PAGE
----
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Unions win right to continue challenging mining company's use of foreign workers

Two British Columbia unions won the right Thursday to further their legal challenge to a mining company's plan to bring temporary workers from China for a project near Tumbler Ridge, B.C.

The Construction and Specialized Workers' Union Local 1611 and the International Union of Operating Engineers Local 115 will now ask for access to documents they consider vital to their case against HD Mining.

Both unions alleged the company did not follow protocol to get permission to hire foreign workers.

The company and federal government had argued the unions had no right to intervene in the company's operations on the grounds they had no stake in the plan to bring more than 200 Chinese miners to the Murray River coal mine project.

Seventeen have already arrived.

In order to get permits to bring the miners to Canada, the company filed Labour Market Opinions showing they had unsuccessfully made sufficient efforts to find Canadians to fill the jobs.

But the unions alleged the company doctored job advertisements, including adding a language requirement to speak Mandarin in order to exclude Canadians and hire the Chinese miners for cheaper.

Federal Court Justice Douglas Campbell granted the unions standing on the basis their probe is in the public interest.

"At the centre of the present challenge is the serious and important issue of the legality of actions of government officials tasked with making assessments that concern both human resources and immigration matters in Canada," wrote Douglas in his reasons for order.

The two unions will now attempt to have the LMOs upon which the miners' permits are based -- along with other information -- released for their inspection.

If the unions find a cause for concern they will then apply for an injunction to stop the plan, which the company said would delay the project.

"If they were not properly approved to come, they shouldn't come," said lawyer for the unions Charles Gordon.

"If they were properly approved then they can come."

Labour groups angry about the plan point to the company's admission it interviewed 300 Canadians for the job, but hired none because they didn't have experience in underground mining as a cause for concern.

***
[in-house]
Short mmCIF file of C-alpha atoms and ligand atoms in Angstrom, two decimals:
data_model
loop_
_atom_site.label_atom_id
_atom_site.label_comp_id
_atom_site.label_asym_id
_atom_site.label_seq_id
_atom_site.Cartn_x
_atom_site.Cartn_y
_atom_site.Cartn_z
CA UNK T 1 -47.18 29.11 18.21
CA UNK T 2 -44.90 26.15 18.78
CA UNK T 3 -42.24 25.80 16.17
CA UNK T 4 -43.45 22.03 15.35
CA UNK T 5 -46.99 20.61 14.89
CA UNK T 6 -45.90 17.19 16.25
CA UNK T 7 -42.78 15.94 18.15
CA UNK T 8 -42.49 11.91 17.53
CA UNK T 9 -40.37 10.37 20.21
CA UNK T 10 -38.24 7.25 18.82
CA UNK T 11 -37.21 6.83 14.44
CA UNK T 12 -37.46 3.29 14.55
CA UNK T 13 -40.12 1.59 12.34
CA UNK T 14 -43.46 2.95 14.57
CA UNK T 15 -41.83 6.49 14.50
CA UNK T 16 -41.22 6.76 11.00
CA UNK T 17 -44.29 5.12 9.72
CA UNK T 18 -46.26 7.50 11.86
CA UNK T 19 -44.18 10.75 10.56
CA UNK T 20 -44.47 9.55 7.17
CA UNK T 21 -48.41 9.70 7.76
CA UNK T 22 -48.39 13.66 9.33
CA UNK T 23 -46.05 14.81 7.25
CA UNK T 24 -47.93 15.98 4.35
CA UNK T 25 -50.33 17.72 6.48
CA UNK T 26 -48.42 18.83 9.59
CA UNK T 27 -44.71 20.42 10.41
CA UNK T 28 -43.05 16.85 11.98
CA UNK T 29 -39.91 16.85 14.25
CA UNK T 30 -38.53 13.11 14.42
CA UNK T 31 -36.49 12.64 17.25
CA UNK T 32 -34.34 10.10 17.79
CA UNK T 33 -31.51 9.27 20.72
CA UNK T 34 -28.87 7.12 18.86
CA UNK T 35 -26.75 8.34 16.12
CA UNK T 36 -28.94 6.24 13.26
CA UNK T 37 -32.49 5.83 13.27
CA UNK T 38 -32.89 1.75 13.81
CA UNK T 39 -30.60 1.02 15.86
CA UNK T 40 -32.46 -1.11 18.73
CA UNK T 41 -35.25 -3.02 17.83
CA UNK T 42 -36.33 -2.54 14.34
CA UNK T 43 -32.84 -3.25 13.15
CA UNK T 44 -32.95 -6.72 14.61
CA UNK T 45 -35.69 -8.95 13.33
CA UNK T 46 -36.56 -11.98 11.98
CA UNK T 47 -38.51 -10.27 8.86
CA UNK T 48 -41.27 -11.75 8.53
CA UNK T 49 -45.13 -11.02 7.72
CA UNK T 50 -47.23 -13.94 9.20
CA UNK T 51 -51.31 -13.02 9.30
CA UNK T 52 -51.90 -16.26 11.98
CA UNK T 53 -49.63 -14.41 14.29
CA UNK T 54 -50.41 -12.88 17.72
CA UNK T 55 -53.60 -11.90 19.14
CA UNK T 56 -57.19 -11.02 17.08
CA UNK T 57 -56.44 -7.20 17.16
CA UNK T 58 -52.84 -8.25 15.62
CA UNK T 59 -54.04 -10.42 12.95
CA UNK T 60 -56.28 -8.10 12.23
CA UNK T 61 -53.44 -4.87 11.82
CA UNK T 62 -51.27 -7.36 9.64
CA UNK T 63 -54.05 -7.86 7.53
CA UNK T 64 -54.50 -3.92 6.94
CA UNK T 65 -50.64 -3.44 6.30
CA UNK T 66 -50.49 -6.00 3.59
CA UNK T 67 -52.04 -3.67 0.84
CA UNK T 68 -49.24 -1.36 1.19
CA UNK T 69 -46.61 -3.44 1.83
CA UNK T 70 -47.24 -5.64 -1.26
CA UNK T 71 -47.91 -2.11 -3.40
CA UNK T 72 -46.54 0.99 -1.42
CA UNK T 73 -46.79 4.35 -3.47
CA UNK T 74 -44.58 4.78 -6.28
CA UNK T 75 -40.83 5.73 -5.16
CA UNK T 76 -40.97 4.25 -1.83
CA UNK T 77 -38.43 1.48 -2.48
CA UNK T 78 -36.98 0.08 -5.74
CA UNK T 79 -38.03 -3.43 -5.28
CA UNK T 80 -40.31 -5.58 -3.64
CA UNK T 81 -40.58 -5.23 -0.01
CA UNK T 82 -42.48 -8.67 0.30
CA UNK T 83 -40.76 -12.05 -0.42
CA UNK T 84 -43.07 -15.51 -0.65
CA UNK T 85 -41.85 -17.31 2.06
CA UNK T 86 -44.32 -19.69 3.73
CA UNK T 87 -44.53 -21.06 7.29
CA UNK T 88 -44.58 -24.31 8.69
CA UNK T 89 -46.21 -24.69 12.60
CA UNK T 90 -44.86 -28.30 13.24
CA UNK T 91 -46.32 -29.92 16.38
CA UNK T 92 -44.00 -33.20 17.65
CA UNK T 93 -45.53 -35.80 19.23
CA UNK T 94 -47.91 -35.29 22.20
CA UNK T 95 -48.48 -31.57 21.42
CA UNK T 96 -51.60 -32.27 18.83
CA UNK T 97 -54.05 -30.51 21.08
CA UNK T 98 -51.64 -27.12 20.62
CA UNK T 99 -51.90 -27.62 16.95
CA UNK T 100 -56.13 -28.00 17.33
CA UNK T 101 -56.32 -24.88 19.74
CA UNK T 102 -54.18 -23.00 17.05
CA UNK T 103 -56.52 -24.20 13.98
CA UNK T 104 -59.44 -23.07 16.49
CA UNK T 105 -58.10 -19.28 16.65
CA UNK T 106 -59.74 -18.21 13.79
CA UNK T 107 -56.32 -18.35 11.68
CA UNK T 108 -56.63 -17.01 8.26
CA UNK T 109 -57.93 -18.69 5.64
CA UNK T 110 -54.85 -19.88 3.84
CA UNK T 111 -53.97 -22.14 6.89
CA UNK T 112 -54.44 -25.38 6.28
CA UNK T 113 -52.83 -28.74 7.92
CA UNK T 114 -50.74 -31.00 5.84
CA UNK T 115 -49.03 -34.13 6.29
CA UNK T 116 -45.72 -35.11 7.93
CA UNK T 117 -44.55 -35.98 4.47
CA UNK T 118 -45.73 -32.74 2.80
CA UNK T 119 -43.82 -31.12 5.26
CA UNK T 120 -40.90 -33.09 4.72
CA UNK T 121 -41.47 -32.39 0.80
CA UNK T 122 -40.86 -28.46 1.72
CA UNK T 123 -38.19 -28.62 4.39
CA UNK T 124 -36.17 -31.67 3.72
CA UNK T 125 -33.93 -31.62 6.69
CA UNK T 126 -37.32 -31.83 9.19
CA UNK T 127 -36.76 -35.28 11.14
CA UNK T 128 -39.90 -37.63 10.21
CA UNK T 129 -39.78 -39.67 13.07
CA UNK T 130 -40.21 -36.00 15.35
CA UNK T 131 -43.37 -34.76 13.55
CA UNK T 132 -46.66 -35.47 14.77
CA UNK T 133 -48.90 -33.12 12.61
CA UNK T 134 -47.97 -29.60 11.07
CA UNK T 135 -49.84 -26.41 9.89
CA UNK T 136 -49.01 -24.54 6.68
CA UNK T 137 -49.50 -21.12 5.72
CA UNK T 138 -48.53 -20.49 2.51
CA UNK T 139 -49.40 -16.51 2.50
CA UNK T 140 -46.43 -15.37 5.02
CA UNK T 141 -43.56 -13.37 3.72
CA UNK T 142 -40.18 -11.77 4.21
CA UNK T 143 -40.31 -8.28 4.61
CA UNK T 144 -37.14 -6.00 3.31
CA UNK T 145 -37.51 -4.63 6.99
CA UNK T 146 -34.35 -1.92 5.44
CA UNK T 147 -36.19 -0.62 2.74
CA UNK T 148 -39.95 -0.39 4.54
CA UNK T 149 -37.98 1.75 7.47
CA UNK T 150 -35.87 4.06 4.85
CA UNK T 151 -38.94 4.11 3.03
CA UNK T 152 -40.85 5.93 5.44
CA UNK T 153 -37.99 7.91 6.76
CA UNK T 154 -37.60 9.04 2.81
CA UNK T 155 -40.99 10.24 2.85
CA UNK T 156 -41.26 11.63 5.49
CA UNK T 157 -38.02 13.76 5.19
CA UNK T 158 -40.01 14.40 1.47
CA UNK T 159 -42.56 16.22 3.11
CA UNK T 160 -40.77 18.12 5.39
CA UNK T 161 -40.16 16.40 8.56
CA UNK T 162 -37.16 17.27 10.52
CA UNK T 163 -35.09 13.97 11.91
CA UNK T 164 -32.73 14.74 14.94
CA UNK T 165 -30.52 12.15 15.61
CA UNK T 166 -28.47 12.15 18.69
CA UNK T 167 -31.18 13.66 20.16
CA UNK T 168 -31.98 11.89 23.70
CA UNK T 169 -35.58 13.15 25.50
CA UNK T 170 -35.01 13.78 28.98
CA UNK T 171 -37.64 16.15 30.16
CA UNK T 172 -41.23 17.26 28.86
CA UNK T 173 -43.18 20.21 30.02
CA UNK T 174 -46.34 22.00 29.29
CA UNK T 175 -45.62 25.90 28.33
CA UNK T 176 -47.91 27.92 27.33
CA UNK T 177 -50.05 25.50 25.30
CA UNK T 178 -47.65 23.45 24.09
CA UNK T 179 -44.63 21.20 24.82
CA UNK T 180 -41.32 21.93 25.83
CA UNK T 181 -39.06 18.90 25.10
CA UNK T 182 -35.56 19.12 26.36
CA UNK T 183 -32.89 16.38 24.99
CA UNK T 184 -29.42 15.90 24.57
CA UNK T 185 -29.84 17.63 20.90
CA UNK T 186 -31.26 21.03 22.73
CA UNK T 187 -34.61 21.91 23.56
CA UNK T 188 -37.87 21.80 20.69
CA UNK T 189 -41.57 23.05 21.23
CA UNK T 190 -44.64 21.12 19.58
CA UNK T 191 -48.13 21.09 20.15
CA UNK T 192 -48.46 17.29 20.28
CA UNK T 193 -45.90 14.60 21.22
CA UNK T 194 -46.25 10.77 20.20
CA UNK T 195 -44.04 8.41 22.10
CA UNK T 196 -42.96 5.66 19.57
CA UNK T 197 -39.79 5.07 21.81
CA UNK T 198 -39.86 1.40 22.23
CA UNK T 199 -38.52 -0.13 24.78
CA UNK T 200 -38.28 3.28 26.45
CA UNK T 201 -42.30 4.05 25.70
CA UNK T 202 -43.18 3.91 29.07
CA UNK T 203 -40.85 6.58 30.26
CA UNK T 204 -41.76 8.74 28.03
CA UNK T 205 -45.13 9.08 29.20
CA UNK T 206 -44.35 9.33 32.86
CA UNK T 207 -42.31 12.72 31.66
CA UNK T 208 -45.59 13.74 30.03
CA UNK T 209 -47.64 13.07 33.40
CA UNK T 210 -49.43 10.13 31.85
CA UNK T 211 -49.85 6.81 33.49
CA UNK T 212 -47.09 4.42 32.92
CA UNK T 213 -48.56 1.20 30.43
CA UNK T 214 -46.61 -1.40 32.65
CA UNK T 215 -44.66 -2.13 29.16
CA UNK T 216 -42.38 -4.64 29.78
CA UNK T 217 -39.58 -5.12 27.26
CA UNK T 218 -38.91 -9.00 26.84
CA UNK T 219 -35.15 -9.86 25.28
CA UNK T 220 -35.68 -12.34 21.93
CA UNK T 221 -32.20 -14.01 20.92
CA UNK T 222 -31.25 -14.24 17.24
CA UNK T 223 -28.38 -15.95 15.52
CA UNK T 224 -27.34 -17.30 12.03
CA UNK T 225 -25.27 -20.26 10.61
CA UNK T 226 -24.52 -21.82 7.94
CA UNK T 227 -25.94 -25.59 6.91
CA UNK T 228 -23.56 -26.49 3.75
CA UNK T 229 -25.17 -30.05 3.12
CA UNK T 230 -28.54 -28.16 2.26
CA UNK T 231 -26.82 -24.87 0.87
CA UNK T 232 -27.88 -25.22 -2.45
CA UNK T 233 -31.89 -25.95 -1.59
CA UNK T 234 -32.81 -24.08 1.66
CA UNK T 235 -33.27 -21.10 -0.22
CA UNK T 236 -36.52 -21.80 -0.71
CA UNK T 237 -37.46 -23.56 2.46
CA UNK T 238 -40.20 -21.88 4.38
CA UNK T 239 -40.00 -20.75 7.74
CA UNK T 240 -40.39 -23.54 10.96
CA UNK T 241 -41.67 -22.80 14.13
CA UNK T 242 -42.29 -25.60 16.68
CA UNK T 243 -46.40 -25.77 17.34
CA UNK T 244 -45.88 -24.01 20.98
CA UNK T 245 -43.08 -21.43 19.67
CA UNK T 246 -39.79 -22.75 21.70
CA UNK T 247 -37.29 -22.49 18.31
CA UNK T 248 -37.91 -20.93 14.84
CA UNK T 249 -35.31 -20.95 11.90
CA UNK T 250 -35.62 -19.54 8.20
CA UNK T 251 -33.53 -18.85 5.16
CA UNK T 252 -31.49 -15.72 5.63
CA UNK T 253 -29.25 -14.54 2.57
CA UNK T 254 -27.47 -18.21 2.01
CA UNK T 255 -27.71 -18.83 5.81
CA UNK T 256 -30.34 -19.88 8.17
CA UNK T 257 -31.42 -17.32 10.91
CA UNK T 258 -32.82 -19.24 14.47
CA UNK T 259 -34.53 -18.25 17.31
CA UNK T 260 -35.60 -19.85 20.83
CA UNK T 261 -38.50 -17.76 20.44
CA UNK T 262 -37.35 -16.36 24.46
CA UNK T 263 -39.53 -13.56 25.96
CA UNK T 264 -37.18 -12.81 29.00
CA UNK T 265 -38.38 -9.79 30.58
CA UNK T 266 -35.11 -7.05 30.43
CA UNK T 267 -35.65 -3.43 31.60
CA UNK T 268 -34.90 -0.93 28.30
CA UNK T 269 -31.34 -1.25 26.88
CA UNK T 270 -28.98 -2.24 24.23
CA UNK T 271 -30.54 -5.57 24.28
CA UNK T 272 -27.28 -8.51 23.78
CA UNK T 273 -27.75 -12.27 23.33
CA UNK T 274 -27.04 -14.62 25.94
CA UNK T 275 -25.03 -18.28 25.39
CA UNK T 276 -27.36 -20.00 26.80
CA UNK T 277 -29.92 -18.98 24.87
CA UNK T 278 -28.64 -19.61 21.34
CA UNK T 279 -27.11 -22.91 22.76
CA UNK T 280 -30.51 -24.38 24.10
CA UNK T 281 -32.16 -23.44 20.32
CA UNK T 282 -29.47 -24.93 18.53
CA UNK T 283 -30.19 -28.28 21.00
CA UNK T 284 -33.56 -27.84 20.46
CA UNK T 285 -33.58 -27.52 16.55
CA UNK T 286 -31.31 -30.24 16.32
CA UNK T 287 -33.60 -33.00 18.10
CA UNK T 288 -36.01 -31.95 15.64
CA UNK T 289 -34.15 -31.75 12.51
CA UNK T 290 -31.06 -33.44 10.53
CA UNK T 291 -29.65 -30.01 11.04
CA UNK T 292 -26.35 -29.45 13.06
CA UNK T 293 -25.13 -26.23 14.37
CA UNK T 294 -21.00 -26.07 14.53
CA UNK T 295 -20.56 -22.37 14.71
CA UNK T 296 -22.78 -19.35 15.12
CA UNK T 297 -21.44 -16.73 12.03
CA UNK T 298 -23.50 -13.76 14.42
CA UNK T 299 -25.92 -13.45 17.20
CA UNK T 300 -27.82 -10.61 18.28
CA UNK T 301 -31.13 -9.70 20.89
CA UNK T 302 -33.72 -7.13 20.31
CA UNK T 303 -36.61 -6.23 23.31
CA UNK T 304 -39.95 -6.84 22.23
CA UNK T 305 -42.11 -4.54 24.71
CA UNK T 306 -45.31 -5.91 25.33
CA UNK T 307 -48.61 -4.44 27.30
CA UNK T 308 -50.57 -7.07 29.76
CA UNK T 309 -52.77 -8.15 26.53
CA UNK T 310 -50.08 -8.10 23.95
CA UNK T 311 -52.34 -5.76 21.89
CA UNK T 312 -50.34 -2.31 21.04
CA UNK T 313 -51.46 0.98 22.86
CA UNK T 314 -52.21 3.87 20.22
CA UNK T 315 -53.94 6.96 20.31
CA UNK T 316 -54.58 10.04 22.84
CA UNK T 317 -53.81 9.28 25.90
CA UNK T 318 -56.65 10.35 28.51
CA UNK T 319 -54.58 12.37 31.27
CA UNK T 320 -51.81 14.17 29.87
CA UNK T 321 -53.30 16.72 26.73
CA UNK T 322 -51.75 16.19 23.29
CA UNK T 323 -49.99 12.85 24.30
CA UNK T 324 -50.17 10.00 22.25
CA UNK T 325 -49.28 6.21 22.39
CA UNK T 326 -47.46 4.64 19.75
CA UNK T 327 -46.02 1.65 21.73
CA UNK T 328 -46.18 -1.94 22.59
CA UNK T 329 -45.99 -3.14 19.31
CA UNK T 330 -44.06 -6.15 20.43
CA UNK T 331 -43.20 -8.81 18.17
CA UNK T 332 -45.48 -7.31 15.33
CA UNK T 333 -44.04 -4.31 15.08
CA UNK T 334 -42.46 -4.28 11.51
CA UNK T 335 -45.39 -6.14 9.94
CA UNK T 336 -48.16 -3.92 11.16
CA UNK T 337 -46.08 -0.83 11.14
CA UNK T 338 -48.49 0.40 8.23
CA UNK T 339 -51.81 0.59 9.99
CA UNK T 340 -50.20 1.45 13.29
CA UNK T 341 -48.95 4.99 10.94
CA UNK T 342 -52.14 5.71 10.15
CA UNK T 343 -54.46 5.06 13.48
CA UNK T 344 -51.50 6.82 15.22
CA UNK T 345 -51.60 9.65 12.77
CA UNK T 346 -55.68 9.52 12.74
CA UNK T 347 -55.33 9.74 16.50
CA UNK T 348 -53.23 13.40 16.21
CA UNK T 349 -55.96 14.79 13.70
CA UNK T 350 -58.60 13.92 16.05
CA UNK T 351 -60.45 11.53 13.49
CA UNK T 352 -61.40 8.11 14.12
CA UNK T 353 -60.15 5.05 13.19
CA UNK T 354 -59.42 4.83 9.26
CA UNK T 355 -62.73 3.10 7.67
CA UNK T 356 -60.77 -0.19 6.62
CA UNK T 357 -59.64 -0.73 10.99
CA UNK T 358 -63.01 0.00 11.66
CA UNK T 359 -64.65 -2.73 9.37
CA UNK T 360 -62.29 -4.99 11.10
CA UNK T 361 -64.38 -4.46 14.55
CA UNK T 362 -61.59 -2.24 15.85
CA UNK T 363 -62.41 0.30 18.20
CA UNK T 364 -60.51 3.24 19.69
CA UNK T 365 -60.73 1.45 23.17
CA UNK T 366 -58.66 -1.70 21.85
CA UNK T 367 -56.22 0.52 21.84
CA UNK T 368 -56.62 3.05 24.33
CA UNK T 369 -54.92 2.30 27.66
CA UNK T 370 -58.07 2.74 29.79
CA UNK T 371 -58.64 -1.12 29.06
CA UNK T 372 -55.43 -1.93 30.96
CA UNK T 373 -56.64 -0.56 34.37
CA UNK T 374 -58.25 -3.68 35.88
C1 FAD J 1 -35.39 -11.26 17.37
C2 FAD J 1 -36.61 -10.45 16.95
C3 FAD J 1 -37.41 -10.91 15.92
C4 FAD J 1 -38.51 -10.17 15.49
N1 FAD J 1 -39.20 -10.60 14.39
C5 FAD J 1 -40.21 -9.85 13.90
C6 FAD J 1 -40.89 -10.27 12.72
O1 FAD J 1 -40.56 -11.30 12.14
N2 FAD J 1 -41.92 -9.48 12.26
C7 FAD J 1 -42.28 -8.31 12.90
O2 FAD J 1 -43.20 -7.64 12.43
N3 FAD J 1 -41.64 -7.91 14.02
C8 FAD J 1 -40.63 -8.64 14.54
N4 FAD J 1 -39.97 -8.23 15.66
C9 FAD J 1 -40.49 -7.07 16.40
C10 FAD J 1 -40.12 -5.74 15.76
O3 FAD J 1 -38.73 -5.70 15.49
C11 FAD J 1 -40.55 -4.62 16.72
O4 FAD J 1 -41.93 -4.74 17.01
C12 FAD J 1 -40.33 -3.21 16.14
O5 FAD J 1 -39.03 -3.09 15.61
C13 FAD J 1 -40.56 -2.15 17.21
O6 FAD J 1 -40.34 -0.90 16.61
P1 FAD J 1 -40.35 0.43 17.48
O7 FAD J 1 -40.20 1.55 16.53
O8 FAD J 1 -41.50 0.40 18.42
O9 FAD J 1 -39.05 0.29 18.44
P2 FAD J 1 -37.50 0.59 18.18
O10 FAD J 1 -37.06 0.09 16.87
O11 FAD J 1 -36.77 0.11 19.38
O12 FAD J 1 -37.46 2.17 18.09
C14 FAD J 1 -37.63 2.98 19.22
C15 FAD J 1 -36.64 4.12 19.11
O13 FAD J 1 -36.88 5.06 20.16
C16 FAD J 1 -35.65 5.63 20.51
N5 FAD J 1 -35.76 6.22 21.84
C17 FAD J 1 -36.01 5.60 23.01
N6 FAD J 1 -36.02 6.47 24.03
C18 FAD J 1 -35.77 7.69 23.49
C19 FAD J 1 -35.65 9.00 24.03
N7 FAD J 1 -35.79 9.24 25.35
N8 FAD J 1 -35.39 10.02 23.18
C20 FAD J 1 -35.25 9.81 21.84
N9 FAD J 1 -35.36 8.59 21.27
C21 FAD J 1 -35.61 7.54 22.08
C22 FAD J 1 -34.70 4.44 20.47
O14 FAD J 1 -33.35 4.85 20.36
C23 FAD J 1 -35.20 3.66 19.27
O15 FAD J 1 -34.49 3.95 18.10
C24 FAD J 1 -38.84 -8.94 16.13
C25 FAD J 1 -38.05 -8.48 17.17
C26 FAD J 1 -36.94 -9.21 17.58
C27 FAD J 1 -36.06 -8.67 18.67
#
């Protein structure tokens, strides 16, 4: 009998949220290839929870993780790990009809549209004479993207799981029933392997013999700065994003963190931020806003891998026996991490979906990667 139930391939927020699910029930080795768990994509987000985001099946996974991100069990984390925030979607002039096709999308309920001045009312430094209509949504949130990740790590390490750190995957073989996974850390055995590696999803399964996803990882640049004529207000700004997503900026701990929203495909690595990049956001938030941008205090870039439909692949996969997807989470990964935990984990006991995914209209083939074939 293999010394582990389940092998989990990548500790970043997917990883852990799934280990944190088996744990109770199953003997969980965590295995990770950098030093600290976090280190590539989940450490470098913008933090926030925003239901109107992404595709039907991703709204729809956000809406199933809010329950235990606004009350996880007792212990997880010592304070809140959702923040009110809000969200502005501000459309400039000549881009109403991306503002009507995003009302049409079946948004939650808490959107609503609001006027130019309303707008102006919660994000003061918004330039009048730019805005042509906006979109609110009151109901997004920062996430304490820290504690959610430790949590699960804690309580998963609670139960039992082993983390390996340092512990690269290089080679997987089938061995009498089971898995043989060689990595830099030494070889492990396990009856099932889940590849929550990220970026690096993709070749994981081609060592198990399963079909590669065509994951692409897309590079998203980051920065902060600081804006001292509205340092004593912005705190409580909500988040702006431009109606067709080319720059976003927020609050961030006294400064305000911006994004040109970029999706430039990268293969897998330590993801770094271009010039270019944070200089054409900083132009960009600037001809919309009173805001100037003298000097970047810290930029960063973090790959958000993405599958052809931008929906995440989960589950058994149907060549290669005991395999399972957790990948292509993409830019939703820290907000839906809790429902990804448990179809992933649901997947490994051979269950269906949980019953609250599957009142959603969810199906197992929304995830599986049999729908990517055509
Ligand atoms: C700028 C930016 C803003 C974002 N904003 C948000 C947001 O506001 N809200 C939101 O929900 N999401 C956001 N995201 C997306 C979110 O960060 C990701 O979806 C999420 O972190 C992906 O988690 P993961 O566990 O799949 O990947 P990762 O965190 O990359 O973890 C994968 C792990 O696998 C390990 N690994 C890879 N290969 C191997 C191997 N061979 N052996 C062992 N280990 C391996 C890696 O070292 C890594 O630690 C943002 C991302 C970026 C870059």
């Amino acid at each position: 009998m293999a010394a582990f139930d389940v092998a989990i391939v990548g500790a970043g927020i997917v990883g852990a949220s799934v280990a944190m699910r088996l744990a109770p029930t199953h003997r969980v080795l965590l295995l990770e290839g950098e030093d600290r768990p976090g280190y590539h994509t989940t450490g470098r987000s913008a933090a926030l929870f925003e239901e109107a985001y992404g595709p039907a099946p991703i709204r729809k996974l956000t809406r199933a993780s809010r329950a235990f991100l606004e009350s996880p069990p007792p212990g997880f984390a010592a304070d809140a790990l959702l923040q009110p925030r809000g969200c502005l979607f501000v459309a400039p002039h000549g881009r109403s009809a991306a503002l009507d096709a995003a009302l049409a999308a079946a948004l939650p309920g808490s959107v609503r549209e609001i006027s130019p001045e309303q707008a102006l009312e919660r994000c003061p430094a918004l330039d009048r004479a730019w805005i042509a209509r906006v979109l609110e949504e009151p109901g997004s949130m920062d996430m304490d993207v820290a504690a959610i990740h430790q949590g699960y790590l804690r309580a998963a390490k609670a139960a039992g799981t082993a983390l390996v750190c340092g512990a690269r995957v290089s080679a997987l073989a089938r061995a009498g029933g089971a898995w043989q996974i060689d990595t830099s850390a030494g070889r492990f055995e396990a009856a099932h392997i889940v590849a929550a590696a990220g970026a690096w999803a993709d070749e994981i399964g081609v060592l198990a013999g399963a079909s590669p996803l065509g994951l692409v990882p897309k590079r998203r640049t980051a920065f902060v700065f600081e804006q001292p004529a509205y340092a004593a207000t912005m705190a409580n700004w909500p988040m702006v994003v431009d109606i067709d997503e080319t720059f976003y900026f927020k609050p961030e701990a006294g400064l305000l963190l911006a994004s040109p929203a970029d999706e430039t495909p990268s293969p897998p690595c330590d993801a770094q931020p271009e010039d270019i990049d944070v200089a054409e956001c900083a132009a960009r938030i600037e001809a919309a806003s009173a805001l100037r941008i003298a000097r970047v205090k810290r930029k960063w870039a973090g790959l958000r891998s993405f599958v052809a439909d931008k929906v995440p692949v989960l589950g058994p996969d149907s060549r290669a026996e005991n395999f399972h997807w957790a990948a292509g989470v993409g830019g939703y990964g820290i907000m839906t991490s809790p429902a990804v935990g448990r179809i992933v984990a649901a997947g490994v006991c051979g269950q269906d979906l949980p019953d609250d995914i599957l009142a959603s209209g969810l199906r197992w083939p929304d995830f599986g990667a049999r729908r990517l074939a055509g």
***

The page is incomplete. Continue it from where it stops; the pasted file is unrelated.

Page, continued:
Brian Cochrane of the International Operator Engineers said the decision to grant standing is important for Canadian workers.

"I was confident we were going to win today and I was confident our arguments on having a public interest standing representing the interests of Canadian workers across the country was going to be a compelling argument," said Cochrane.

Throughout the proceedings labour representatives questioned the attempt by the federal government to prevent the unions from being granted standing, despite the government's own assertions it has concerns over how the permits were granted.

The unions, company and government will be back in court Monday to begin discussions on the release of the LMOs, but Douglas suggested they come to an agreement beforehand in hopes of going straight to a hearing if needed.

Meanwhile, the United Steelworkers union has filed a complaint with the provincial government about the safety of the Chinese miners because they only need to speak 100 English words for the job.

In a news release, the USW pointed to the Health, Safety and Reclamation Code for Mines in B.C., which said workers in mines must have "appropriate facility in English" for safety reasons.

The Murray River coal mine is a joint venture between HD Mining, its parent company Beijing-based Huiyong Holdings Group and Canadian Dehua International Mines group.

Vancouver-based journalist Jeremy Nuttall spent three years reporting in Beijing before returning to B.C. this year. Find his previous Tyee articles here.

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